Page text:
There is a special class in this society who have a skill set to control the sand, Sand Divers. Imagine Scrooge McDuck dives into his money-bin and splats dead onto the hard as concrete surface layer. Imagine McDuck instead actually breaches the surface and makes it under his money just to be crushed to death, suffocating because he is unable to inhale due to pressure. His money is sand.. Small, easy to carry or move, but increasing in power with each individual element added to the pile. Now imagine him wearing an electronics excessive wetsuit, rechargeably powered by sun and wind, controlled by his mind, which allows him to radiate energy. This energy moves the money around him like water. He is swimming and leaping in no time. Duck Tales whoo hoo.
This is what sand divers do. Sand bends to their will, their technology, their drive to survive. They swim to the valleys and dead world beneath the sand searching for relics and salvage. These elements are prized in the shops and markets. Metals, plastics, papers. The trash and knick knacks of our existence. Everything from the bygone age has use and value.
Sand is about what occurs when you find something beneath the sand that could get you murdered.
Kids book? No. Probably good for teens. I had trouble putting this one down. Written as a standalone novel, it is hard not to be disappointed when the end comes. It is really easy to hope for and be frustrated that no more of the Sand universe is available for reading. I have to wonder if this is an artifact of the serial progression. I find that short stories have the same feeling. All is right, but why isn't there more. I assume that the Wool series which is an omnibus trilogy, will feel more naturally resolved, but who are we kidding :)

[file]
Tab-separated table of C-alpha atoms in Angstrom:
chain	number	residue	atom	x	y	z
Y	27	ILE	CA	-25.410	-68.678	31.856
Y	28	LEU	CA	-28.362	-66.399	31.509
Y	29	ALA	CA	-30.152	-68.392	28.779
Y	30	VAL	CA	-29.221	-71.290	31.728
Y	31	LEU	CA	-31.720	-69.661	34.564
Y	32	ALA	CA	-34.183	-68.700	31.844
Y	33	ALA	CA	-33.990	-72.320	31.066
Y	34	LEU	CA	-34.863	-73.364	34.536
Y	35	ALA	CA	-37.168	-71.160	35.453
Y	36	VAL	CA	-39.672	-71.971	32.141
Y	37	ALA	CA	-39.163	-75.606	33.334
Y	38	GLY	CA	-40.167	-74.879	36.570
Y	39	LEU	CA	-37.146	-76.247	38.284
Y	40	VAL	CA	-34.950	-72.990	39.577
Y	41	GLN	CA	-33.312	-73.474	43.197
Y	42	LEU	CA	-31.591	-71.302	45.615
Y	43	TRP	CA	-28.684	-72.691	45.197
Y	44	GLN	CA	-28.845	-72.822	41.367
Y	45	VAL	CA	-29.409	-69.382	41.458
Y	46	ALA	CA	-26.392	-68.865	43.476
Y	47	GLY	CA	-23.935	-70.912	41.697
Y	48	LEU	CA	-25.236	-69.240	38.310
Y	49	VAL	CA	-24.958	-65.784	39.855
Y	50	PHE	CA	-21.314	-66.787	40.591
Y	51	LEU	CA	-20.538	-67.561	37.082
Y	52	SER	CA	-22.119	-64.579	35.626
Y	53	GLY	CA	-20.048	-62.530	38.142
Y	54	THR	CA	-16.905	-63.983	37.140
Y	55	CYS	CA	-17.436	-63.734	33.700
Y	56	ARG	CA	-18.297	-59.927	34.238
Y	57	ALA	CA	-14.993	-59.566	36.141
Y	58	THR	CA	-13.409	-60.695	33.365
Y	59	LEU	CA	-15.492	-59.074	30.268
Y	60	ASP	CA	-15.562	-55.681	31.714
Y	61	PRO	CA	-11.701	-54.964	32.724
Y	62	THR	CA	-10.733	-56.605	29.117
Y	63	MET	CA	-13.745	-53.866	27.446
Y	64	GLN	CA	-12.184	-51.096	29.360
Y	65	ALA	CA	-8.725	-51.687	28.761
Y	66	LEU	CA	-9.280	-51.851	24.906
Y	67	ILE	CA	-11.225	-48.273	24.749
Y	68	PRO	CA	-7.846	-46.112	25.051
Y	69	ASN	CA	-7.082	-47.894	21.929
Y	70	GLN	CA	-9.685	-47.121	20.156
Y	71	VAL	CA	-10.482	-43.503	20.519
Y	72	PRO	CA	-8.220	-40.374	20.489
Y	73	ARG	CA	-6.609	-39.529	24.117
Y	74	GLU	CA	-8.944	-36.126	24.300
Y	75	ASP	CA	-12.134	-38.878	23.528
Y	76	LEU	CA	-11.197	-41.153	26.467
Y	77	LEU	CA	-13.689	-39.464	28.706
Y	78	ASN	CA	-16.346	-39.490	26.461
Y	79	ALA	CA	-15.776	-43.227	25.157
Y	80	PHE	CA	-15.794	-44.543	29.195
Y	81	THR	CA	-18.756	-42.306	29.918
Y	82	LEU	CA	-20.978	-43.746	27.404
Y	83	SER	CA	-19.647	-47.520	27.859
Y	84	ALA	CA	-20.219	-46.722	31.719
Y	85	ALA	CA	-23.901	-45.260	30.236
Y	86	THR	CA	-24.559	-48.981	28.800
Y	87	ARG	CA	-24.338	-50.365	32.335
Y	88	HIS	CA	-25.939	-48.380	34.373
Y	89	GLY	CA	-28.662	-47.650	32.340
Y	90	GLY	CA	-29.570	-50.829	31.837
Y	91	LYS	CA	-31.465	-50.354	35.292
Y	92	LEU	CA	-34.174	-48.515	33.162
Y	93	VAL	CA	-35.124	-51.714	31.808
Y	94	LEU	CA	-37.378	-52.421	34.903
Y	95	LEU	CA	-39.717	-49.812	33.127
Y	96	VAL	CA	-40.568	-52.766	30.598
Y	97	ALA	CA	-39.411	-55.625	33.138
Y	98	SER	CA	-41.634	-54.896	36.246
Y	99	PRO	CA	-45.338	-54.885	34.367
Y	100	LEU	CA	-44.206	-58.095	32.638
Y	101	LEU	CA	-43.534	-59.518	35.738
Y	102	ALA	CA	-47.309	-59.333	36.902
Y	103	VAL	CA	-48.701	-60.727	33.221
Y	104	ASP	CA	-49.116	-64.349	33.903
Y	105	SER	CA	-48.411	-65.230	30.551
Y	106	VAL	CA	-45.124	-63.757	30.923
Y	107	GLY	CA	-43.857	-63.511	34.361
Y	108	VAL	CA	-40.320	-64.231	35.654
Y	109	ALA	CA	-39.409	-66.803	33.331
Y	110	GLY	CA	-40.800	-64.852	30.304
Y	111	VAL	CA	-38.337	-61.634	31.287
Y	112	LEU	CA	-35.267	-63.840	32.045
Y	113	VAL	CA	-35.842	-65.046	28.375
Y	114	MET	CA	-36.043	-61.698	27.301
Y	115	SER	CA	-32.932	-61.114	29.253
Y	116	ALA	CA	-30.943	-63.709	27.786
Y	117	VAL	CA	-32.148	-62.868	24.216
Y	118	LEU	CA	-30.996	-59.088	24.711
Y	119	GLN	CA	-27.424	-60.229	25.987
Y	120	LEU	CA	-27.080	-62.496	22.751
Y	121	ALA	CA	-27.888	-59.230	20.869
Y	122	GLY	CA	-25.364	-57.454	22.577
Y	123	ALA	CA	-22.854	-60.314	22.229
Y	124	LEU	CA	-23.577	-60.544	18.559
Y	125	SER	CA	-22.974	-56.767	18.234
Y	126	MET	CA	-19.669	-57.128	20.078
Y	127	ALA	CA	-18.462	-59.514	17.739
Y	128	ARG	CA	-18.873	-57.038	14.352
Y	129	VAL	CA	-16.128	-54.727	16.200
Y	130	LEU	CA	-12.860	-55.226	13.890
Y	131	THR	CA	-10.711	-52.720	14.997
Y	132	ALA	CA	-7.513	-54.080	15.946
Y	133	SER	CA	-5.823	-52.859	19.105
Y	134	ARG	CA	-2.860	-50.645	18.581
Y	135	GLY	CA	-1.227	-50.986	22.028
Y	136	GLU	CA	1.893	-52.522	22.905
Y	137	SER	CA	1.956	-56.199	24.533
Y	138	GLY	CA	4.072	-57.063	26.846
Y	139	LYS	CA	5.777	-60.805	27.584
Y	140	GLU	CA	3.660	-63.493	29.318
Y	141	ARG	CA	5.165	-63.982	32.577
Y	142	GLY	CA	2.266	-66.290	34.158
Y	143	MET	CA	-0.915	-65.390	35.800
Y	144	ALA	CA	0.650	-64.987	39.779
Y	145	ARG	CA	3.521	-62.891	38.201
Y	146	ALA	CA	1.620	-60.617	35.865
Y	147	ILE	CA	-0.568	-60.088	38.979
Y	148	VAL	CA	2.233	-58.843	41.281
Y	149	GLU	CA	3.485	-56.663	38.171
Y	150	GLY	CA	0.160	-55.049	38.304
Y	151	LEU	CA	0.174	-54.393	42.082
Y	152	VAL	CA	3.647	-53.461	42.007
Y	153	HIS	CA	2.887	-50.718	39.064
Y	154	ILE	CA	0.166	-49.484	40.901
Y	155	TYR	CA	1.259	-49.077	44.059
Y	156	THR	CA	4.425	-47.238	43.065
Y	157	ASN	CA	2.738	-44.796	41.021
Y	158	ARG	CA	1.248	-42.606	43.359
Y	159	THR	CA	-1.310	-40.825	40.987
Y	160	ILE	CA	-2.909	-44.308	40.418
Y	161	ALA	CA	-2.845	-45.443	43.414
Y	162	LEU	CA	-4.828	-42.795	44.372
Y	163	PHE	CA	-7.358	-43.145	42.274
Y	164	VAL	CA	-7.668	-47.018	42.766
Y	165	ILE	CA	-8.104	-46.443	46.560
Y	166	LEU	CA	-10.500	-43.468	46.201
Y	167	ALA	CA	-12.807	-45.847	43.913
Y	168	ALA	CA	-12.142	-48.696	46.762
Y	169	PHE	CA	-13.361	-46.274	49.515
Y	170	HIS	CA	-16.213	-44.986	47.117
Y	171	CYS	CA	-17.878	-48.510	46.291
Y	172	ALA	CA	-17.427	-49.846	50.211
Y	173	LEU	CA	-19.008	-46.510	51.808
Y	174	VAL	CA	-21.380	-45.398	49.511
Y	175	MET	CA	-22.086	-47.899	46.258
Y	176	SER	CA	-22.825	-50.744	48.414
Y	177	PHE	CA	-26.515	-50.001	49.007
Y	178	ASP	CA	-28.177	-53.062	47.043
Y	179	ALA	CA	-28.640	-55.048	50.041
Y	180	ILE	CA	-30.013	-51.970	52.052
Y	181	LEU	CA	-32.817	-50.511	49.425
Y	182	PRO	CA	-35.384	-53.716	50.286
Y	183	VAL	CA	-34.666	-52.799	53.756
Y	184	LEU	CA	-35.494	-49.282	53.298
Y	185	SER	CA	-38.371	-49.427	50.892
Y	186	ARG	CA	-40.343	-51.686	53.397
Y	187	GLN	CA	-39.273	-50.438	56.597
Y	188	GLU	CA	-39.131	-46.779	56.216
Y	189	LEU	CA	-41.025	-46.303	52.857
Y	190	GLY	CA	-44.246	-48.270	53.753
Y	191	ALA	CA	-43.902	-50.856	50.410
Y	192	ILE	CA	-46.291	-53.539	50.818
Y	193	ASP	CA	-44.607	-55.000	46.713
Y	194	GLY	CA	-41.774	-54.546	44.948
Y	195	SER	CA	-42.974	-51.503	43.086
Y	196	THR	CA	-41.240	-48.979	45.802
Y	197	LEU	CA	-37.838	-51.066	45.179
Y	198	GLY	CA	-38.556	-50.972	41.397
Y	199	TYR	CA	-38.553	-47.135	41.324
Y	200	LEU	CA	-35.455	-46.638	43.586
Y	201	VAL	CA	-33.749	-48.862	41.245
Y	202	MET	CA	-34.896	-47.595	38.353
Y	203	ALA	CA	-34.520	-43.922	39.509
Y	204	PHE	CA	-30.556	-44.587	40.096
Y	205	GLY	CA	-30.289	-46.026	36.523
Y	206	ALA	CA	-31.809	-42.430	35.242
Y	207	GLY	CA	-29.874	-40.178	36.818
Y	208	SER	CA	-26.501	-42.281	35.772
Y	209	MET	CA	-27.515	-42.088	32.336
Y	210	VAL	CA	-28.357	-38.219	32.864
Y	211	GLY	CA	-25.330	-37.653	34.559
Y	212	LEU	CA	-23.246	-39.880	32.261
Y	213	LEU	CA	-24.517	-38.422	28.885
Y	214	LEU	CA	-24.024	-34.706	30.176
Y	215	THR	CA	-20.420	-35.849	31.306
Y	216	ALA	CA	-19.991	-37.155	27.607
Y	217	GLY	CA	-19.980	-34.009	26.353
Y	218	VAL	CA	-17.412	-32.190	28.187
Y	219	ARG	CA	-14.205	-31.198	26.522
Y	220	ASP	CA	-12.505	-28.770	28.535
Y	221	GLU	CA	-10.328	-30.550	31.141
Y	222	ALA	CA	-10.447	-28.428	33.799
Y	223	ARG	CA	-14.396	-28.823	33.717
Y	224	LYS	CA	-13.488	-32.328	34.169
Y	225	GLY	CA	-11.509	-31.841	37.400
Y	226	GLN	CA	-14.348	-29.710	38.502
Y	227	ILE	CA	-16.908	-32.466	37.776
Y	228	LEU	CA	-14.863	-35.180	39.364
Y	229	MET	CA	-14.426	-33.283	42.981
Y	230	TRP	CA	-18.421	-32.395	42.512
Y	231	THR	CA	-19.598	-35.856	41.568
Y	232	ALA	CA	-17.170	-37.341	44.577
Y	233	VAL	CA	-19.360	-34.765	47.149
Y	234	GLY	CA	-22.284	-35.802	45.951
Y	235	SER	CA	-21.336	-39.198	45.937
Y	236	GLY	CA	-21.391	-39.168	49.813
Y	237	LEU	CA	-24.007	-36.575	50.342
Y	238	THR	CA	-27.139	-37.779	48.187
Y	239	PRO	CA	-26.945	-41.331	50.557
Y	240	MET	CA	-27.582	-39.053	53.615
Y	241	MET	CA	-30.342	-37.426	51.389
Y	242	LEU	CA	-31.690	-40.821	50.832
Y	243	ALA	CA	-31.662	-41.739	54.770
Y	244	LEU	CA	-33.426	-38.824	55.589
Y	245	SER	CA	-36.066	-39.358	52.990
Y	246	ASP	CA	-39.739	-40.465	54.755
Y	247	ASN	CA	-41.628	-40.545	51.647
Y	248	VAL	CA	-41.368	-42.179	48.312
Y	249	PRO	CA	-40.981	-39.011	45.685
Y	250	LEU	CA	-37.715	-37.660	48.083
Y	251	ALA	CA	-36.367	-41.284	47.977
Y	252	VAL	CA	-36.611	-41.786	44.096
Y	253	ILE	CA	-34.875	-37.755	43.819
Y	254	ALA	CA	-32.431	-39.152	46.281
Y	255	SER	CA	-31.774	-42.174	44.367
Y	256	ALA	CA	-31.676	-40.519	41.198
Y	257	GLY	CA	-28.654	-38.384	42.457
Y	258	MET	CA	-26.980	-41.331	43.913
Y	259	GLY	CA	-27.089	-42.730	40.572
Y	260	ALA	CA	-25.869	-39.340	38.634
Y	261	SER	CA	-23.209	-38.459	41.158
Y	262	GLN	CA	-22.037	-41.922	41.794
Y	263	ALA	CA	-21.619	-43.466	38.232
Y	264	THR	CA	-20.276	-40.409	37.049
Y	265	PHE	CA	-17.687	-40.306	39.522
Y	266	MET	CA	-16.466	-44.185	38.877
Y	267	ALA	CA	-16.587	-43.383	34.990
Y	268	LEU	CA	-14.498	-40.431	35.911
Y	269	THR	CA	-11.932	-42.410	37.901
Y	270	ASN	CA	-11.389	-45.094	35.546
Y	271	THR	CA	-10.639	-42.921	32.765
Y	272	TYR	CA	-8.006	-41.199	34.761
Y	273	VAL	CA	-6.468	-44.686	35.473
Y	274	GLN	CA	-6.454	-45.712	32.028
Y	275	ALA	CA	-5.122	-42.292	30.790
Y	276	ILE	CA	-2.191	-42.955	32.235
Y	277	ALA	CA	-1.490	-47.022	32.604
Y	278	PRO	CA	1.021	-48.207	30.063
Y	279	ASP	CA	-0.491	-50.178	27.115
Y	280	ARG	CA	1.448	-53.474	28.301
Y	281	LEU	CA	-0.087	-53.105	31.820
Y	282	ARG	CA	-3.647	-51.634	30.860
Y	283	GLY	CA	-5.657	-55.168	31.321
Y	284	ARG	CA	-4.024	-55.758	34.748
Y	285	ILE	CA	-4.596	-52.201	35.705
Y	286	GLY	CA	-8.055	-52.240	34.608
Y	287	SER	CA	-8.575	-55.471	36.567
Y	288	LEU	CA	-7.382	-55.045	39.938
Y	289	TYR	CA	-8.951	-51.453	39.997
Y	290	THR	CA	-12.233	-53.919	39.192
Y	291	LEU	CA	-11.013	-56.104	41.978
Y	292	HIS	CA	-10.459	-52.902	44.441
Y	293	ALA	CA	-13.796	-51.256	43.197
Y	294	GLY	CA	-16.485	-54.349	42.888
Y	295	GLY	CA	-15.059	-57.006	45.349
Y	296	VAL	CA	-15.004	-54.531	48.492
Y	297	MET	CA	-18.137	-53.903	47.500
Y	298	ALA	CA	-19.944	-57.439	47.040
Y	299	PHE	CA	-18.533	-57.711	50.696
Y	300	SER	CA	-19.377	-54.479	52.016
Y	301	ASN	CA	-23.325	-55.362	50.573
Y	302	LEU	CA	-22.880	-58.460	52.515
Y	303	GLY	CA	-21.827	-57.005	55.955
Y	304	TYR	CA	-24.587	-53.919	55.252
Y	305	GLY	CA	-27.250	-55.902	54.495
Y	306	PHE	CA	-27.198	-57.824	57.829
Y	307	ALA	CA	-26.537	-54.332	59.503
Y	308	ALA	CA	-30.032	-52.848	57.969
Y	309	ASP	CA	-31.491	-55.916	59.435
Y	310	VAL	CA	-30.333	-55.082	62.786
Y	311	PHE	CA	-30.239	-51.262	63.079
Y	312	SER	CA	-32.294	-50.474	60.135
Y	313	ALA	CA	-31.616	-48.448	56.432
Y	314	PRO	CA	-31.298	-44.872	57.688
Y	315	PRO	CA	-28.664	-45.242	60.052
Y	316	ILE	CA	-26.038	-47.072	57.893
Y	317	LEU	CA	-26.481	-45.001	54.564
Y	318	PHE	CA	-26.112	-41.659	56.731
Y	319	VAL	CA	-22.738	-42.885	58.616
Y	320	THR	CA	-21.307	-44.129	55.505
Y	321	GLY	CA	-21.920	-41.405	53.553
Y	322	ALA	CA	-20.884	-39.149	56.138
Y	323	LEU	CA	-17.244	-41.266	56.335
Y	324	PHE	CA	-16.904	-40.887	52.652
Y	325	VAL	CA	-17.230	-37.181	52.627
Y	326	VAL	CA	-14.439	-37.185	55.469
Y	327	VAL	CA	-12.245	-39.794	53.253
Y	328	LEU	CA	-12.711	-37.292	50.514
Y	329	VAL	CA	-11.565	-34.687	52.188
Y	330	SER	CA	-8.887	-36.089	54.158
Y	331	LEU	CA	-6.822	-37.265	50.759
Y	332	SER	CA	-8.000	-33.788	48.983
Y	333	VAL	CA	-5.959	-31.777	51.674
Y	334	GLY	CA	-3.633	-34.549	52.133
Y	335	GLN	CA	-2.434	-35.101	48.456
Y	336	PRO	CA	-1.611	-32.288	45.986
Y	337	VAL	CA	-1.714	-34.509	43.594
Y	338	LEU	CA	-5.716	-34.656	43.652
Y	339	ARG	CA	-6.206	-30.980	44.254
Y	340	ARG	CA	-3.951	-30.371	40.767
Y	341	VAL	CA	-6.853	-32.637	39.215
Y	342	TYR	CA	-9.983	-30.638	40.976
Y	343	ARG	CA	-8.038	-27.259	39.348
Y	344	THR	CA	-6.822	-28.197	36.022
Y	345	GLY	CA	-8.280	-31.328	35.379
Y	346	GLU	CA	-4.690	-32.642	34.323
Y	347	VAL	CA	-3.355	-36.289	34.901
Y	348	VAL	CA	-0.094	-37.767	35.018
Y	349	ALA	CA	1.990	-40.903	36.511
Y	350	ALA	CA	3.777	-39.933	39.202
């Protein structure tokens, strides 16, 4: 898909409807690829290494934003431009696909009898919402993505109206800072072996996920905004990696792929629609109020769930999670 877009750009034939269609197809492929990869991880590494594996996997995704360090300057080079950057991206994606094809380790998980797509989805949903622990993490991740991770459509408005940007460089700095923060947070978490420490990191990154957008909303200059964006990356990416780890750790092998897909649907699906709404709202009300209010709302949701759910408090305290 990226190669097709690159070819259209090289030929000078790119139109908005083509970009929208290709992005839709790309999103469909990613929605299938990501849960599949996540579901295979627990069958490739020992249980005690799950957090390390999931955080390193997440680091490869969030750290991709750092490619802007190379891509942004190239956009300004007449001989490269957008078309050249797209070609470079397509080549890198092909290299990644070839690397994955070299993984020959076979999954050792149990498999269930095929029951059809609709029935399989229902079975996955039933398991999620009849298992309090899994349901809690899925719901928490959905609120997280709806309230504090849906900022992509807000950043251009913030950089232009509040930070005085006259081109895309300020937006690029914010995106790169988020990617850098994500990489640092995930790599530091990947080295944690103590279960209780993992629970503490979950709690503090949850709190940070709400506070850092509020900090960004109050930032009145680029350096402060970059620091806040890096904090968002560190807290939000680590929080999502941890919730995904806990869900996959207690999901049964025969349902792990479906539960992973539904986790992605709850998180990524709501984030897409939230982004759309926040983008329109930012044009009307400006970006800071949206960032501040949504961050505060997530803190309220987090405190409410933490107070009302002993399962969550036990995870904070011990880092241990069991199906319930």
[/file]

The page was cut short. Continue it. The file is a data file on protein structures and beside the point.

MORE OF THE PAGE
Excellent read. Worth the money, but if you are not sure, combine all those left over dollars on your holiday giftcards and spend that.. No harm no foul.
Short stories drive me nuts. I do not care for them, as a rule. Between 5 and 40 pages of character development, I get invested and find myself totallShort stories drive me nuts. I do not care for them, as a rule. Between 5 and 40 pages of character development, I get invested and find myself totally involved. I want to learn the deep history and horrible details of the character lives. I often find myself frustrated, throwing down a book in disappointment when it leaves me hanging. I always pick them back up and finish them, but there is a grudging nature to their completion.
Somehow Jacob Appel managed to provide stories in his collection that kept me from fashioning a shiv out of office supplies and taking out my frustration on office mates.
Einstein's Beach House is a pleasurable collection of stories. Each of them are a little off kilter. Whether it be about an extramarital affair with one's daughter's imaginary friend's father, or breaking into the basement of your local sex offender's home to locate dirt on the guy, Beach House holds it's own.
Where most authors drop off in a failed attempt at literary poetry, Appel has edited these tales down to the perfect/ the right moment. The only poetry is the wind that whistles in the cracked door he leaves open, uncomfortably numbing you and making your nipples hard enough to cut glass. Each of the eight stories are perfectly crafted to leave a reader strangely satisfied, and yet wondering how. If somewhere in the world these characters exist, they have been flash frozen just at the right moment where their faces are dead pan stuck in "WTF".